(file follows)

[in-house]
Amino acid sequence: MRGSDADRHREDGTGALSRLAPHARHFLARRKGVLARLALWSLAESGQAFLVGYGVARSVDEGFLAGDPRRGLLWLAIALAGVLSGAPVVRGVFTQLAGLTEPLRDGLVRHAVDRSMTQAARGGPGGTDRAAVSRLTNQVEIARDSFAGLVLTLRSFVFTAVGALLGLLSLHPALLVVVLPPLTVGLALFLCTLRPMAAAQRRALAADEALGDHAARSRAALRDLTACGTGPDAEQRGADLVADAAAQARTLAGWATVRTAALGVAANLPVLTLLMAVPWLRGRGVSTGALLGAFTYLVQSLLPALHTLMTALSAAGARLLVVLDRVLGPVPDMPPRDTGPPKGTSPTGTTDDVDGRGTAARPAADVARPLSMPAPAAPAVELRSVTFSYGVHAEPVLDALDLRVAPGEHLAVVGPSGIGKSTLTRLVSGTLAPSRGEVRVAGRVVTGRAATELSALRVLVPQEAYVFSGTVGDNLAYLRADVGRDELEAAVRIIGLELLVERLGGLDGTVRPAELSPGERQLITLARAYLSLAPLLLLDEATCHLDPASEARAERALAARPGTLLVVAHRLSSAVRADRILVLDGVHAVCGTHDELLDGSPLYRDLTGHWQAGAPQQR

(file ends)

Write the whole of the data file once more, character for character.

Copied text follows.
[in-house]
Amino acid sequence: MRGSDADRHREDGTGALSRLAPHARHFLARRKGVLARLALWSLAESGQAFLVGYGVARSVDEGFLAGDPRRGLLWLAIALAGVLSGAPVVRGVFTQLAGLTEPLRDGLVRHAVDRSMTQAARGGPGGTDRAAVSRLTNQVEIARDSFAGLVLTLRSFVFTAVGALLGLLSLHPALLVVVLPPLTVGLALFLCTLRPMAAAQRRALAADEALGDHAARSRAALRDLTACGTGPDAEQRGADLVADAAAQARTLAGWATVRTAALGVAANLPVLTLLMAVPWLRGRGVSTGALLGAFTYLVQSLLPALHTLMTALSAAGARLLVVLDRVLGPVPDMPPRDTGPPKGTSPTGTTDDVDGRGTAARPAADVARPLSMPAPAAPAVELRSVTFSYGVHAEPVLDALDLRVAPGEHLAVVGPSGIGKSTLTRLVSGTLAPSRGEVRVAGRVVTGRAATELSALRVLVPQEAYVFSGTVGDNLAYLRADVGRDELEAAVRIIGLELLVERLGGLDGTVRPAELSPGERQLITLARAYLSLAPLLLLDEATCHLDPASEARAERALAARPGTLLVVAHRLSSAVRADRILVLDGVHAVCGTHDELLDGSPLYRDLTGHWQAGAPQQR